Observe; Abram, without hesitation, obeys, though old to seek a settlement, yet satisfied, if God was with him, he should find a rest in every place. We have, 1. His company to the land of Canaan: his wife and nephew. Both chose to share his lot, as both had chosen his God for theirs. Learn, (1.) Those who have one hope, will have one way. (2.) It is a great mercy when husband and wife go heavenward together. 2. His substance, servants, and goods he removed; for he had no thoughts of returning. Note; They who set out for heaven, must never think of going back. As it was a strange land, he needed a present provision. In our way to glory, God forbids not a prudent care for daily bread. And he took with him all the souls under his care and government, that they might be partakers in the promised blessings. They who serve God themselves, will reckon it their greatest gain, if they can win others to serve him too. 3. His arrival. They who go out under God's promise, will arrive safe under his blessing. Though the way to heaven be long or difficult, God can conduct us through, and bring us thither at last: Go on, and trust in him.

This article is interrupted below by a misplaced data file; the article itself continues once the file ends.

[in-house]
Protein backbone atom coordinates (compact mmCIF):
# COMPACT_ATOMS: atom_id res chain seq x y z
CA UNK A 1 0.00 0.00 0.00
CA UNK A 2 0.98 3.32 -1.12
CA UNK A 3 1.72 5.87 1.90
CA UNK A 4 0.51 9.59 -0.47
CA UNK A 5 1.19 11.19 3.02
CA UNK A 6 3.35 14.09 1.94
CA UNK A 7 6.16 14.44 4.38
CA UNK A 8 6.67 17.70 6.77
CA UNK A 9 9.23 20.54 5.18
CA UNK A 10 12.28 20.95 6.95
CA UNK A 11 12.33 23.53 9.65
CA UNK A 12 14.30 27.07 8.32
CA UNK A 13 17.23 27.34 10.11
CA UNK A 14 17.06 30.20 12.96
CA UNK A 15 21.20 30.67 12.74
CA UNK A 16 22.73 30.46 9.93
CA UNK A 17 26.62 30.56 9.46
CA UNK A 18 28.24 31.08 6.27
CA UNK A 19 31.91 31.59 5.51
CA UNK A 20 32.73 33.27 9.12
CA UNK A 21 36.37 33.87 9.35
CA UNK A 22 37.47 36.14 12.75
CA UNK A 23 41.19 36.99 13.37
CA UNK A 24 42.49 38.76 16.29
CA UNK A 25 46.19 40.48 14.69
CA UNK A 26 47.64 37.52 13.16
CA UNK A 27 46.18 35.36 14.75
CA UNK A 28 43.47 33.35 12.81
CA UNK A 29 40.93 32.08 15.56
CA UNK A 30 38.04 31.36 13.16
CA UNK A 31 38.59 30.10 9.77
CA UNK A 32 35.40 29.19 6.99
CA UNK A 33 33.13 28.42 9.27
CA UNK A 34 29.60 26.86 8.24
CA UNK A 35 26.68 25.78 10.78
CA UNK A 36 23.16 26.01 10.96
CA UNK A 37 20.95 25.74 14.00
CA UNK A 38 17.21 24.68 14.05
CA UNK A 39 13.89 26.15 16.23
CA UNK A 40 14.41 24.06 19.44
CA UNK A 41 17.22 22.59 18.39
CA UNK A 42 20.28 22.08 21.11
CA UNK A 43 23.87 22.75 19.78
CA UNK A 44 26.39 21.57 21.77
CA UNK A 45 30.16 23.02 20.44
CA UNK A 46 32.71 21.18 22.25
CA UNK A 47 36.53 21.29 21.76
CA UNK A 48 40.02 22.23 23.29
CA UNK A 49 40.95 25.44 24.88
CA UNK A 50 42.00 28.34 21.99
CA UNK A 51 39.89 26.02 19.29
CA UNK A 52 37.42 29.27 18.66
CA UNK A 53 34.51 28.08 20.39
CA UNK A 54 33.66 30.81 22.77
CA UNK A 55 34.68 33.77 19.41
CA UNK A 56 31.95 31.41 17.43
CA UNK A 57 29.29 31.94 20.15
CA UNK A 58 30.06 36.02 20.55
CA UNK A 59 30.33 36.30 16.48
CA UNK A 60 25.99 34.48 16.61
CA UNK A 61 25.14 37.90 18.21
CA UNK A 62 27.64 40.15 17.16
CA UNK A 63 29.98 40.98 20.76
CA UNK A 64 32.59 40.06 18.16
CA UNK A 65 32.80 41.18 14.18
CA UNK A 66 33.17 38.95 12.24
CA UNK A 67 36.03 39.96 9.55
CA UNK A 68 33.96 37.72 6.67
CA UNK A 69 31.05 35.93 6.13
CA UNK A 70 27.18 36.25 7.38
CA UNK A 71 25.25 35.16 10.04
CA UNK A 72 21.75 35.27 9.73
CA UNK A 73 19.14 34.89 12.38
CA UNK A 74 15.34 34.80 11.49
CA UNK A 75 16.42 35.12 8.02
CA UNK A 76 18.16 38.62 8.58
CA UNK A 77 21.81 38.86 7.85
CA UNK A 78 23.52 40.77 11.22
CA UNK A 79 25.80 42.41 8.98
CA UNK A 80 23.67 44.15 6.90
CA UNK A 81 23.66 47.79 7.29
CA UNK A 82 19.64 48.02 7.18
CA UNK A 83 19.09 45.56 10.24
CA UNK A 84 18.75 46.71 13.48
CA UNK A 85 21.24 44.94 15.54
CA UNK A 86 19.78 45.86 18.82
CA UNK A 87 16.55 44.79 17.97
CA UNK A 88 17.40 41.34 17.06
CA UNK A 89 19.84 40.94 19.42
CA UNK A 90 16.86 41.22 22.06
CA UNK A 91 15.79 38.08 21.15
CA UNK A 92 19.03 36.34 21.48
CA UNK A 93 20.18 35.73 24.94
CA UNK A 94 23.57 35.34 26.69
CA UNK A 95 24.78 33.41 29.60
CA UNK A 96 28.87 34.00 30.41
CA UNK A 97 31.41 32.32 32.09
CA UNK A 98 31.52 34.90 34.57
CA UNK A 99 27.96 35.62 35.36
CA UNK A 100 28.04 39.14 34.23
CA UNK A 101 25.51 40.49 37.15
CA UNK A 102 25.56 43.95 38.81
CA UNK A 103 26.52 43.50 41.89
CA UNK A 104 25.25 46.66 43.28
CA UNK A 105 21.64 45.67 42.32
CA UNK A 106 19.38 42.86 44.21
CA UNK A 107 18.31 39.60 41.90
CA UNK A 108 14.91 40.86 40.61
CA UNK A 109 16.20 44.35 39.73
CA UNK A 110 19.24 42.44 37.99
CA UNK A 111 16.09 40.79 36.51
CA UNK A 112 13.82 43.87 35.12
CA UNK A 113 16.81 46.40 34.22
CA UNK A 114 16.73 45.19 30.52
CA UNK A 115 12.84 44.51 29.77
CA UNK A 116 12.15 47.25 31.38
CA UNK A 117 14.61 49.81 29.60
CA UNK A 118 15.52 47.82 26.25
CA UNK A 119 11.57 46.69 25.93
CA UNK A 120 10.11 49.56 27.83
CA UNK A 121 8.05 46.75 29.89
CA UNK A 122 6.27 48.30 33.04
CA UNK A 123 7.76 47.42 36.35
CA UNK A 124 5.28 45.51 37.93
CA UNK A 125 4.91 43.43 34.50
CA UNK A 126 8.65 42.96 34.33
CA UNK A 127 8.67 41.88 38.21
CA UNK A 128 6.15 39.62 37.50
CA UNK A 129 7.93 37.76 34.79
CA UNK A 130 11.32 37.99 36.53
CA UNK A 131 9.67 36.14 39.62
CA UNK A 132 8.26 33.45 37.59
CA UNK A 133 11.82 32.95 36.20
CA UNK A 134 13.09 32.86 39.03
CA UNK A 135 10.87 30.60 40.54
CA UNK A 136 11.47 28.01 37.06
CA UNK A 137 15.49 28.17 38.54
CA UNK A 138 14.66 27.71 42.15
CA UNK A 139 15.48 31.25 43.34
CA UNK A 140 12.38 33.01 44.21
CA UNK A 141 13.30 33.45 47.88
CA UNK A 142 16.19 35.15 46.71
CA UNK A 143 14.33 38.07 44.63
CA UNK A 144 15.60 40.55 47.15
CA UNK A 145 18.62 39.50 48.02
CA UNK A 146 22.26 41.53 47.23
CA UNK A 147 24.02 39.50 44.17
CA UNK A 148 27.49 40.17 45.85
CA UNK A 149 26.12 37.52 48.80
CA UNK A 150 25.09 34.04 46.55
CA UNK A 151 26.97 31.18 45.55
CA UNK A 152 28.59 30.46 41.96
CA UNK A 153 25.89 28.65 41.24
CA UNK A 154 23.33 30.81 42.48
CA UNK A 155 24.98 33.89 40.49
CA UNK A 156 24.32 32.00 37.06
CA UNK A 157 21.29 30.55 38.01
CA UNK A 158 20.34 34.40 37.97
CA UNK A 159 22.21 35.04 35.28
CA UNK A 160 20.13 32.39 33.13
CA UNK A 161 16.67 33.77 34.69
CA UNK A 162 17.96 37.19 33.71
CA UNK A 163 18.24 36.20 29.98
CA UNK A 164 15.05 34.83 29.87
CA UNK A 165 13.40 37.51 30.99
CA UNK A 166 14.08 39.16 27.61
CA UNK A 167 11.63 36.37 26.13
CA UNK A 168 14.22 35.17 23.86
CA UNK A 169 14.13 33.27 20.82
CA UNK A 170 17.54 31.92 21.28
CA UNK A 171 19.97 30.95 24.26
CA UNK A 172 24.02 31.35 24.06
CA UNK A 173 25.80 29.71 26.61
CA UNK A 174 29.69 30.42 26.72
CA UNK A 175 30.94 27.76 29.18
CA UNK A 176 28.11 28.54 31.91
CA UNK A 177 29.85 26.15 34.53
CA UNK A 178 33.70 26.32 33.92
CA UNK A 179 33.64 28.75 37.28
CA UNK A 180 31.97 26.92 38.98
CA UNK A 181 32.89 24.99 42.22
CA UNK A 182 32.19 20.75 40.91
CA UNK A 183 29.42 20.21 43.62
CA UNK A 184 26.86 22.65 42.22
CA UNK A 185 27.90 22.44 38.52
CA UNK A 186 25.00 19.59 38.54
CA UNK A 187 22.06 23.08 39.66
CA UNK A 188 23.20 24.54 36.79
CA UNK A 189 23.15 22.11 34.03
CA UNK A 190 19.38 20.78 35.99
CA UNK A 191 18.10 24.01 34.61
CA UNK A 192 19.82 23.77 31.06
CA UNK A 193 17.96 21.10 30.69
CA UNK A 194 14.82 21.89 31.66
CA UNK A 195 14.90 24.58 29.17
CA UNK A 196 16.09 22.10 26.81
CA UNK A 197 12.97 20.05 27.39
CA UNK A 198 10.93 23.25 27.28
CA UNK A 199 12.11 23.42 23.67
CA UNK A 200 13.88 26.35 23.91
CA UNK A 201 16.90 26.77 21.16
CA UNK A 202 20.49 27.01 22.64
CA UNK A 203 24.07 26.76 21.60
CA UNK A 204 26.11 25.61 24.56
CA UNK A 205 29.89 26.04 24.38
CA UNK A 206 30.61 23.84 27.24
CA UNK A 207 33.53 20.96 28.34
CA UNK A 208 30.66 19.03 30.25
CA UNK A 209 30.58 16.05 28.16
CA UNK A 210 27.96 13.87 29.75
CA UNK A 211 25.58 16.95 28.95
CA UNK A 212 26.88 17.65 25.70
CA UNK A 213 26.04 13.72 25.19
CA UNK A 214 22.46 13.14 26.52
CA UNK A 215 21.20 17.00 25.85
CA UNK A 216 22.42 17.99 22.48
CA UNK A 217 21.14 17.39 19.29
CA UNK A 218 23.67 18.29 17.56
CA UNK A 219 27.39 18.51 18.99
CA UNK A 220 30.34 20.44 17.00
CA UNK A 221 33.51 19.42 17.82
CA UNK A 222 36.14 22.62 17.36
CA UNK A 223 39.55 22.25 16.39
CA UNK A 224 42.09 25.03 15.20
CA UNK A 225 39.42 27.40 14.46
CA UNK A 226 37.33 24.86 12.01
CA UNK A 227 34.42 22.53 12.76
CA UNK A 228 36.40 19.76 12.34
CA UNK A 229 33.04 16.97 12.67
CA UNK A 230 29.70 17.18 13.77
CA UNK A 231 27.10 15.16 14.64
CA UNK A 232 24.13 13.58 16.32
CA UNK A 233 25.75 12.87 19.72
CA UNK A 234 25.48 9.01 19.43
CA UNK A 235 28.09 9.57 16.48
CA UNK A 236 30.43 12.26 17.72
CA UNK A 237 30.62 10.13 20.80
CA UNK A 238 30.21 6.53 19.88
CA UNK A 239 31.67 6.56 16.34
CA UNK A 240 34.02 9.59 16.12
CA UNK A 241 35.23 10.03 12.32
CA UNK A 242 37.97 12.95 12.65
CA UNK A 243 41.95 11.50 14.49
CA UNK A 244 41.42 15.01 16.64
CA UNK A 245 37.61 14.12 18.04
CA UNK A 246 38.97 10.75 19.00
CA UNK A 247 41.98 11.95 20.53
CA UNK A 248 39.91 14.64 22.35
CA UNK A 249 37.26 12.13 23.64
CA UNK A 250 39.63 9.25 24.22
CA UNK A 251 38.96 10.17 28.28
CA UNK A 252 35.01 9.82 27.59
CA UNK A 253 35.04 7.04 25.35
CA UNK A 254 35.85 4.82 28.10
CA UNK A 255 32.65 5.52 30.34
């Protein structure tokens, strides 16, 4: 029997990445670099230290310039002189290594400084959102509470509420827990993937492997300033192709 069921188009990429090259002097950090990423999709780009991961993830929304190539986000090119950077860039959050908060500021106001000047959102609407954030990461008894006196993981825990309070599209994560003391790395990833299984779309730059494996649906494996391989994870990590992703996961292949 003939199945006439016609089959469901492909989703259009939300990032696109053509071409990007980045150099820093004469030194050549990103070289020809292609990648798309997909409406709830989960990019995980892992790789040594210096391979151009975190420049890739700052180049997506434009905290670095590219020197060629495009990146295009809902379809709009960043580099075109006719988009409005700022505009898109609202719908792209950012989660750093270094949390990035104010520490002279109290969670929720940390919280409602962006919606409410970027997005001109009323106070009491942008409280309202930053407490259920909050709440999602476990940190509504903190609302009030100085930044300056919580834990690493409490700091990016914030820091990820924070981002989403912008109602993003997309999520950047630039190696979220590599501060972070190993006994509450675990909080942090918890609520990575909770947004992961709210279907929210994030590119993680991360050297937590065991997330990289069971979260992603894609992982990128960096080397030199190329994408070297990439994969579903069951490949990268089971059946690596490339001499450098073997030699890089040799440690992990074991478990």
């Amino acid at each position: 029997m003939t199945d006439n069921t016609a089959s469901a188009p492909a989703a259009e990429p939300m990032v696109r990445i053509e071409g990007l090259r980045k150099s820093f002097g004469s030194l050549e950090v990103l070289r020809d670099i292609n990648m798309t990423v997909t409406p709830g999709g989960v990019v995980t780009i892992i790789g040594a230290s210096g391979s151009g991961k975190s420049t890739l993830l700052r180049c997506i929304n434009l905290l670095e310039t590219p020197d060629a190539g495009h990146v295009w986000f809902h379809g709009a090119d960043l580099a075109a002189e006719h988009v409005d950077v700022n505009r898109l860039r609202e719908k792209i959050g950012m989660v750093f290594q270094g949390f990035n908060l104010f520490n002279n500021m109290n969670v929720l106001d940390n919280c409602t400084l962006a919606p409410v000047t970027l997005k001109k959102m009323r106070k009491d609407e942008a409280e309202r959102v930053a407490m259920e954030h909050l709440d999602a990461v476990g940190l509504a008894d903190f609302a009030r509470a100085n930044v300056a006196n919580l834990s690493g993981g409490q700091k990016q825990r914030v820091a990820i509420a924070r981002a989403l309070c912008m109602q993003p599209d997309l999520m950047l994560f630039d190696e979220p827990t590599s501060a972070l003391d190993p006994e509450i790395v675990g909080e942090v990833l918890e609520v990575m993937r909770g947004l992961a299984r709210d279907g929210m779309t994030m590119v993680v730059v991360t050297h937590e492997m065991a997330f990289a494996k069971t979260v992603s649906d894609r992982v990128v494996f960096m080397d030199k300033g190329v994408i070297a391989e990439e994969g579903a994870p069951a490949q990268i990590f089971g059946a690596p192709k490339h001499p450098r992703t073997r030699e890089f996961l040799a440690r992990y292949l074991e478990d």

Verse 6

Genesis 12:6. Unto the place of Sichem That is, to the place where Sichem, or Sychem, afterwards was: a frequent mode of expression in the writings of Moses. From this place Abram passed unto the plain of Moreh; which Mr. Mede, says Mr. Locke, following the LXX, will have to be the oak of Moreh, understanding by oak, a grove of oaks. But why the LXX only should be mentioned, I know not, when the Hebrew is also the same, אלון alon, an oak, and so rendered by most versions. See Genesis 35:4. Joshua 24:25-26. in which this oak is referred to. Moreh was situated near the two mounts Gerizim and Ebal.

And the Canaanite was then in the land The sacred historian, with great propriety, here informs us, that the land promised to Abram, or that part of it through which he passed, was then possessed by the Canaanite, i.e.. the people in general so denominated, ch. Genesis 13:7. Exodus 3:8; Exodus 3:22. for thus he magnifies more abundantly the patriarch's faith, which depended solely upon God's promise for the possession of a country inhabited by so strong and numerous a people.


Verse 7

Genesis 12:7. And the Lord appeared, &c.— Now that he was arrived in the promised land, the Lord graciously vouchsafed to appear to him again, and renew his covenant. "Abram," says Bishop Warburton, "at his first leaving his father's house, entirely resigned himself to the disposal of heaven, not knowing, for certain, whither he was to go." When he was come into the land of Canaan, his faith was rewarded by God with a farther revelation of his will; and he was now told, that this was the land which God said he would shew him, and which was to he inhabited by his seed. Upon which Abram built an altar there, that is, at the oak or oaks of Moreh, which afterwards became a sacred and venerable spot: the sanctuary was near it in Joshua's time, Joshua 1:18.


Verse 8